Near the end of John Walker’s selection of letters among the antiquarian great and good of Oxford in the early eighteenth century is an explanation from one John Worthington to Thomas Hearne about the author of ‘the prefatory account of Mr Herbert’s life printed in his little book called the Country Parson’.
George Herbert’s A Priest to the Temple (or The Country Parson) is a prose work on priestly duties. Worthington quotes Izaak Walton: ‘At the death of Mr Herbert this book fell into the hands of his friend Mr Woodnot; and he commended it into the trusty hands of Mr Bar. Oley; who published it [in 1652] with a most conscientious and excellent Preface.’
Worthington goes on to reproduce ‘a mural inscription within the Church of Great Gransden, in the County of Huntingdon, transcribed by me, Nov. 2, 1699’, in order to demonstrate that ‘you could not but acknowledge [Oley] to be a person of very great worth, if you knew no more than what I shall add.’ Here it is:
These generous benefactions were made to the parish to which Oley (a Yorkshireman, baptised in 1602) was presented by Clare College, Cambridge, in 1633. He remained vicar for the rest of his long life (he died in 1686), though he was not resident for long periods, partly because of personal circumstances (he was heavily involved in university affairs and was a prime mover in the rebuilding of his own college), but also because of the tumults of the times. The account of his life in the ODNB describes his royalist convictions, and the tradition of a tale of derring-do involving the transmission of the University plate to the King, which (sadly) it proceeds to demonstrate is unlikely to be true.
He was ejected from his fellowship in 1644 by the earl of Manchester, who had been put in charge of the affairs of the University by Parliament, and spent most of the rest of the decade in Yorkshire, being sequestered from his father’s rectory, and paying fines as a ‘deliquent’ for helping royalists evade arrest. By the 1650s he was settled enough to edit Herbert’s last works (he produced a second edition in 1671, correcting in the preface Walton’s mistaken belief as to the ownership of the Country Parson manuscript, in fact the property of Oley’s friend Edmund Duncon), and editing other works of his contemporaries.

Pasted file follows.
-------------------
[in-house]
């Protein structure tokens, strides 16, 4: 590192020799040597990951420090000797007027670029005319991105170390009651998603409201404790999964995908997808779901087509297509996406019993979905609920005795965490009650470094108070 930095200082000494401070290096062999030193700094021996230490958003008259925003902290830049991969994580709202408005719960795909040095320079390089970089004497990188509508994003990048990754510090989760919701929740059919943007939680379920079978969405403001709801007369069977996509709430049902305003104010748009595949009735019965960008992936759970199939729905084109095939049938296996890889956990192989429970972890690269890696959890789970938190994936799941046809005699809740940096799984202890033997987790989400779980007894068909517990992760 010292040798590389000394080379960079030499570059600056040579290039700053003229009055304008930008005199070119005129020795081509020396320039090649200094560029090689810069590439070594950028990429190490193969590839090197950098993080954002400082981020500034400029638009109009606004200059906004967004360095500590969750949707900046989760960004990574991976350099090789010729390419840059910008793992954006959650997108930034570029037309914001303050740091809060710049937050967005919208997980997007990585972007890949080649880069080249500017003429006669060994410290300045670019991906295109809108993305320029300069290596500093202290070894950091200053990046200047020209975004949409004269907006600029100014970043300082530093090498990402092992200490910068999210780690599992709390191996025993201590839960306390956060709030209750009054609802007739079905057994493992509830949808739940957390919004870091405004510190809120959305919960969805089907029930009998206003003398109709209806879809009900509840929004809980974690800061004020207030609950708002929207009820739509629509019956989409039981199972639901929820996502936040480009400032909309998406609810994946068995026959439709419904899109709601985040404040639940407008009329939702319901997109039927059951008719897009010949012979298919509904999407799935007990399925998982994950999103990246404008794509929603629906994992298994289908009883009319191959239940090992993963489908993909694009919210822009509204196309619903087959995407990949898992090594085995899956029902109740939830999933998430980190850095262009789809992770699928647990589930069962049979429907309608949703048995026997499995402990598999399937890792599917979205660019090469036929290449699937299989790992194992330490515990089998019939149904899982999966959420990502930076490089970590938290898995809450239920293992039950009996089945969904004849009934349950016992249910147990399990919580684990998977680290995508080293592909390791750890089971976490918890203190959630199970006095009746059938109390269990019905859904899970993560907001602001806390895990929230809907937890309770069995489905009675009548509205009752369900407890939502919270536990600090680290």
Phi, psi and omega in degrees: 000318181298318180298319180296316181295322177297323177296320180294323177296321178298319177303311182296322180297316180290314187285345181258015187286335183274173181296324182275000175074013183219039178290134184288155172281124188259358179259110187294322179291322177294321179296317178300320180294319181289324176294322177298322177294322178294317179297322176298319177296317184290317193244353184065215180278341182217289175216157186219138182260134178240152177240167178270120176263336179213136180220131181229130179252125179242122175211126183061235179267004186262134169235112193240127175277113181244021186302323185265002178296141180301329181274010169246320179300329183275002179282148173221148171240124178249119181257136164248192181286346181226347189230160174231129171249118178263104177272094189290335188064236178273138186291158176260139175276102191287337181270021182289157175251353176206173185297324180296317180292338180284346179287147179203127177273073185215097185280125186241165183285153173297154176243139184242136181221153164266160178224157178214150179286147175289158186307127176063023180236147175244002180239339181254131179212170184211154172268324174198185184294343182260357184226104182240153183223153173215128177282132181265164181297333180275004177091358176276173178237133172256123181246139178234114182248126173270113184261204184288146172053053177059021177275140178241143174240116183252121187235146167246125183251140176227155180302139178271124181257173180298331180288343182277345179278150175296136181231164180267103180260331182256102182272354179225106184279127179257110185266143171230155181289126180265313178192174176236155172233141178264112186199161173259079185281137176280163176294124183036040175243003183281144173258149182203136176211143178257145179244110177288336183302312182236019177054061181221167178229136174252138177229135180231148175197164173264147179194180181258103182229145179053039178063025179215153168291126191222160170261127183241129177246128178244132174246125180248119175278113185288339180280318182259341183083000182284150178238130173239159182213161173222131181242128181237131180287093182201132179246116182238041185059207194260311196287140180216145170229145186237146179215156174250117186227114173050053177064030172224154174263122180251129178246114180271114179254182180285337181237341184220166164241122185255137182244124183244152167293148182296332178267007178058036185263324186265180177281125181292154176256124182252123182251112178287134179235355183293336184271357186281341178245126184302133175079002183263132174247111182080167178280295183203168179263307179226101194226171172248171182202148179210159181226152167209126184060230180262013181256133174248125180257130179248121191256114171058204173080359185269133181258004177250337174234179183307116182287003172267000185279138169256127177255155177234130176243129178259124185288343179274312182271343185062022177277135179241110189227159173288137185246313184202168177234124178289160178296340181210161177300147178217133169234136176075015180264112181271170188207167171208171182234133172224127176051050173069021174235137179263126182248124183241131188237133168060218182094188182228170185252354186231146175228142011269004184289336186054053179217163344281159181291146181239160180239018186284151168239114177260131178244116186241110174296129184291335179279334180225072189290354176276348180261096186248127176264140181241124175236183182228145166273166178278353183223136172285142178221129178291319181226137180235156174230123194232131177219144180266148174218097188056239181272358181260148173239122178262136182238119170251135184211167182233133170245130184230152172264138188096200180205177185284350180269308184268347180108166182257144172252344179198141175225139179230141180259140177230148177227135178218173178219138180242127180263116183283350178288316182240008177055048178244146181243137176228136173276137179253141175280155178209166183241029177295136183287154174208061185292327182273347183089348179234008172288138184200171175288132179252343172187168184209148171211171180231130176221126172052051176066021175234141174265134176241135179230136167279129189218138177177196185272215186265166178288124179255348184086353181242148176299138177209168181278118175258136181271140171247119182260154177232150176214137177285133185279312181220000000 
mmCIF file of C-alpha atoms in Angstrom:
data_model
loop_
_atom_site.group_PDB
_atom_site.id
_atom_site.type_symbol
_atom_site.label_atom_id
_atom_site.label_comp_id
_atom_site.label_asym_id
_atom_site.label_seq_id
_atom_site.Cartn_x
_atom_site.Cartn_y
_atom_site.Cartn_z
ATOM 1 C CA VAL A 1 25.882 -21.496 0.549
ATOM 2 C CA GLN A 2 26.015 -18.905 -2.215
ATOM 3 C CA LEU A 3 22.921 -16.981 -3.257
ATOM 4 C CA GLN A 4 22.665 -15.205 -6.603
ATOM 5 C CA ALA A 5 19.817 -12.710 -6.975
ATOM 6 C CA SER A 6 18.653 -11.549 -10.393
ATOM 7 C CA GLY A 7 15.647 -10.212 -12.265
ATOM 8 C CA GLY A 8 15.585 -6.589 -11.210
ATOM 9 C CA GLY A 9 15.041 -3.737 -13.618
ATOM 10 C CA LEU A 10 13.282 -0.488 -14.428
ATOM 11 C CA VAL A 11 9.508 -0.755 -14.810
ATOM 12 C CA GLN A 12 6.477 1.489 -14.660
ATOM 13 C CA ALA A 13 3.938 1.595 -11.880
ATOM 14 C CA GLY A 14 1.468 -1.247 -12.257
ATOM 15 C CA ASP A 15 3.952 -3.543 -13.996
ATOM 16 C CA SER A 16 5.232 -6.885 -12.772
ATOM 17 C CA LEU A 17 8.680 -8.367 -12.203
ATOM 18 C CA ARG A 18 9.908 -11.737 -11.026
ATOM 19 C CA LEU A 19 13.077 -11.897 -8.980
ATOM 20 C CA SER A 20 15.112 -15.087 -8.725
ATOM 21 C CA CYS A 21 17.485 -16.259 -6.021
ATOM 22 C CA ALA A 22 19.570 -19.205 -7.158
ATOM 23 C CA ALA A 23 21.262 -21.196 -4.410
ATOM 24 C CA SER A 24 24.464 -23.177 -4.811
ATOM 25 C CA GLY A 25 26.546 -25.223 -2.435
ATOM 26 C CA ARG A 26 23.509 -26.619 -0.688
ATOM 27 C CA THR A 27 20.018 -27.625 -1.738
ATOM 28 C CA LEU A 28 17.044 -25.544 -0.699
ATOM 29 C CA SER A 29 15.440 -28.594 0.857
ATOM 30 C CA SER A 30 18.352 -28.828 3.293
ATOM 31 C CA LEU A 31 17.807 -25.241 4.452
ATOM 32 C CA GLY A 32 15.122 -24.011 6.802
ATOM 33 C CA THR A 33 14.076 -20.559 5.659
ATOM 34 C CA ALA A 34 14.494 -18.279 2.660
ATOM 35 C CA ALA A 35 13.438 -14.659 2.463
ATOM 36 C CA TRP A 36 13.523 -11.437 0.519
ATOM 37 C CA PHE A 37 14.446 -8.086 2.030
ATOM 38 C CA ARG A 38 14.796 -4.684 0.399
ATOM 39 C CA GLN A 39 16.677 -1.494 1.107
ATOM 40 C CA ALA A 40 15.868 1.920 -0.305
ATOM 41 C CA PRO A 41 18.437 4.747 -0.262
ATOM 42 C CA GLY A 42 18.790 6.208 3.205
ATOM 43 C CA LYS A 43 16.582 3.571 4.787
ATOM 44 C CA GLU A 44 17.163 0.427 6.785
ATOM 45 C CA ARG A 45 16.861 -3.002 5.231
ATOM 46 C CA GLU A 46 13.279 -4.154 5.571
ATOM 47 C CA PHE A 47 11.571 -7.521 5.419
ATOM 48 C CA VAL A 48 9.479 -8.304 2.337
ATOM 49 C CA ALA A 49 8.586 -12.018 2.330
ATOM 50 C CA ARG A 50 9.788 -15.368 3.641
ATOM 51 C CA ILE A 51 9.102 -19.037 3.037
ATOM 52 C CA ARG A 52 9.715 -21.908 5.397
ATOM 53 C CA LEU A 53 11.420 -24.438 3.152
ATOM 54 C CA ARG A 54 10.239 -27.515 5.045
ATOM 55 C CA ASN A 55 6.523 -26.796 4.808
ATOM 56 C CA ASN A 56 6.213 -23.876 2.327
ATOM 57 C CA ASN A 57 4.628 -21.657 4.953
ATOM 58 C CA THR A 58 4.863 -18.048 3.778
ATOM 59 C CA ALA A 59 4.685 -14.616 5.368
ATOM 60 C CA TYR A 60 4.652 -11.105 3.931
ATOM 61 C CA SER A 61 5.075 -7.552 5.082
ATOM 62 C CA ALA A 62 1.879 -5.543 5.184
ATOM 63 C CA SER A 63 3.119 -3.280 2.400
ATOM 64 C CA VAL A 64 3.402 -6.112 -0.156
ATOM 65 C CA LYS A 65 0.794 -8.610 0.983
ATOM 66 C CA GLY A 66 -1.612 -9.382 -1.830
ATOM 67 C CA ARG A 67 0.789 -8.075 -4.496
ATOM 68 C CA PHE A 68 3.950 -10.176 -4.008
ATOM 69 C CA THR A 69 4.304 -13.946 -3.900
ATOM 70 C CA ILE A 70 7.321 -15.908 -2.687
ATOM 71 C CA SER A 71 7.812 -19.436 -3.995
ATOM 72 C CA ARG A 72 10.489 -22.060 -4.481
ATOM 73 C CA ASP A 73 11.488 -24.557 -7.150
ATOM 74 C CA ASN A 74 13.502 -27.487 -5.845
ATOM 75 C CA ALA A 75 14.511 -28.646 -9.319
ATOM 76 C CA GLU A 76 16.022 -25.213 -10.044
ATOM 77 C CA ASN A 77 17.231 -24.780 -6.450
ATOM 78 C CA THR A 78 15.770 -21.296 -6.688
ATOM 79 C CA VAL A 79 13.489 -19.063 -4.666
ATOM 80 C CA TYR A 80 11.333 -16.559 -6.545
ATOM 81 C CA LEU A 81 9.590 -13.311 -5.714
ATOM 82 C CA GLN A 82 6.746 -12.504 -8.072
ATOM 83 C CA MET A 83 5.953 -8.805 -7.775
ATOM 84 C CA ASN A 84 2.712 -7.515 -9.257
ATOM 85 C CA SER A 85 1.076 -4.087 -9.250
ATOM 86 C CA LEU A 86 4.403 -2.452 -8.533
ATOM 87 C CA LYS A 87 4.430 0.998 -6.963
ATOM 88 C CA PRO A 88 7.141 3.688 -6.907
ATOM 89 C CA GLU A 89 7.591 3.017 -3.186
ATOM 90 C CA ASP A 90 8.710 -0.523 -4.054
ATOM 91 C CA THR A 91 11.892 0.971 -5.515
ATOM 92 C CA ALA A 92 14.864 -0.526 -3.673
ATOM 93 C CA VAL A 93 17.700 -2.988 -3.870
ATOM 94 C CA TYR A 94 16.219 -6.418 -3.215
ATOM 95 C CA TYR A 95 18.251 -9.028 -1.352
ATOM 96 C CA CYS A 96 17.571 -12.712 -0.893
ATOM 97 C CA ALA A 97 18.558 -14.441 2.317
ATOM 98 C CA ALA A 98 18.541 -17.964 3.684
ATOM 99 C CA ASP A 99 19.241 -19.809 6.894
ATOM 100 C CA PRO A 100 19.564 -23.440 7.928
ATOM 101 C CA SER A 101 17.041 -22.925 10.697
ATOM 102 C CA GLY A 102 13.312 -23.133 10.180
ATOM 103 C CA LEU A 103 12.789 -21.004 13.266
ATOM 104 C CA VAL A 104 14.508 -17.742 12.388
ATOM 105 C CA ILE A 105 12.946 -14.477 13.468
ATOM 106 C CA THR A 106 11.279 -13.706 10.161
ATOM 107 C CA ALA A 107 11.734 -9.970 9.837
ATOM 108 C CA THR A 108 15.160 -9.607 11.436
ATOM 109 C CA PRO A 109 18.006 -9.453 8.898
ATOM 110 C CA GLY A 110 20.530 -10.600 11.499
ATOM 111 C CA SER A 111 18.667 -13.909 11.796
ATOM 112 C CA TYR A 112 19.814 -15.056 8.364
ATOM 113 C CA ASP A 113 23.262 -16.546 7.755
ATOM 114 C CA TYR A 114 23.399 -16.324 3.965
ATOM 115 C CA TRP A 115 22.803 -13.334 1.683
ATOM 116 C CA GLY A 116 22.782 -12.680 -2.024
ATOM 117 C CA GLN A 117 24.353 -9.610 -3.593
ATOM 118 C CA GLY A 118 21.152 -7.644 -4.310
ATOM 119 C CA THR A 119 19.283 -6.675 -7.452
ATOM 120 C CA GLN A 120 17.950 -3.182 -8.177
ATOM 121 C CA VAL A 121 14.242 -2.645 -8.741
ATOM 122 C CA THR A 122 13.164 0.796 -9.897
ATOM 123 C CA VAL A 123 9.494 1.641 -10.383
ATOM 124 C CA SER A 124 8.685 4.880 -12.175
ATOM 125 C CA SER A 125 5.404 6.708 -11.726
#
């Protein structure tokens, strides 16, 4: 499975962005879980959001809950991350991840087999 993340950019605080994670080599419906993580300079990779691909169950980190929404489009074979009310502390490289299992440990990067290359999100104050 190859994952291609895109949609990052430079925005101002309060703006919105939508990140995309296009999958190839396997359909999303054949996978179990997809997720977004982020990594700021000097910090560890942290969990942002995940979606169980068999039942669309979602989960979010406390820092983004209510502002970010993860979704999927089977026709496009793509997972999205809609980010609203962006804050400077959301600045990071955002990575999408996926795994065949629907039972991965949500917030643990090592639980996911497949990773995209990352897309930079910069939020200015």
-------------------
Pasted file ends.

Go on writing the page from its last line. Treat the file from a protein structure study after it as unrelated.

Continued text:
In 1659 he returned to Great Gransden, and the earl of Manchester, as the political tide turned, restored his fellowship at Clare. More importantly, he gained financial security by the presentation of a prebendal stall at Worcester cathedral: in 1663, he resigned his fellowship, and began a programme of donations to his own parish and others. As well as the works listed in the church mural, he gave King’s College £100 for improvements to the choir stalls in the chapel, and his will made further provisions which were notable at the time for their generosity.
To quote the ODNB: ‘One feature was its provision of books for poor parishes: records of borrowing by parishioners exist into the eighteenth century. To the dean and chapter of Worcester Oley gave £200 for buttresses for the choir and the chapel at the east end of the cathedral; to Clare College he left 100 marks (£67) for building a library, and £10 to the descendants of John Westley, the builder of the college. The junior fellows of King’s College received £50 for the construction of a walkway for their recreation. A charity was set up in his name, with assets in Warmfield, Kirkthorpe, and Great Gransden, overseen by the fellows of Clare College and still operating with limited resources in the late twentieth century.’
So what remains of Oley in Great Gransden today? Well, most appropriately, the village primary school is named after him.
And though the church mural seems no longer to be visible, a memorial tablet of 1910 (above) records his benefactions to this tranquil village, one of the dozens (hundreds) of places in Cambridgeshire that I had not previously visited. It is close to Waresley, of which the squire, Sir John Hewell, gave Oley some furniture when he returned in 1659, and which now offers the excellent Waresley Park Garden Centre – with equally excellent café. (Waresley Park, now an equestrian centre, was landscaped by Repton.)
Here is the church:
And here are some flowers from the Gransden Wood nature reserve, managed by the BCN Wildlife Trusts (to which I shall definitely return).
I wonder if the leather fire-buckets survive? Leather, presumably, as being watertight and less heavy to pass hand-to-hand in an emergency than wooden pails?
More fascinating Stuff from Johns Walker and Aubrey in due course!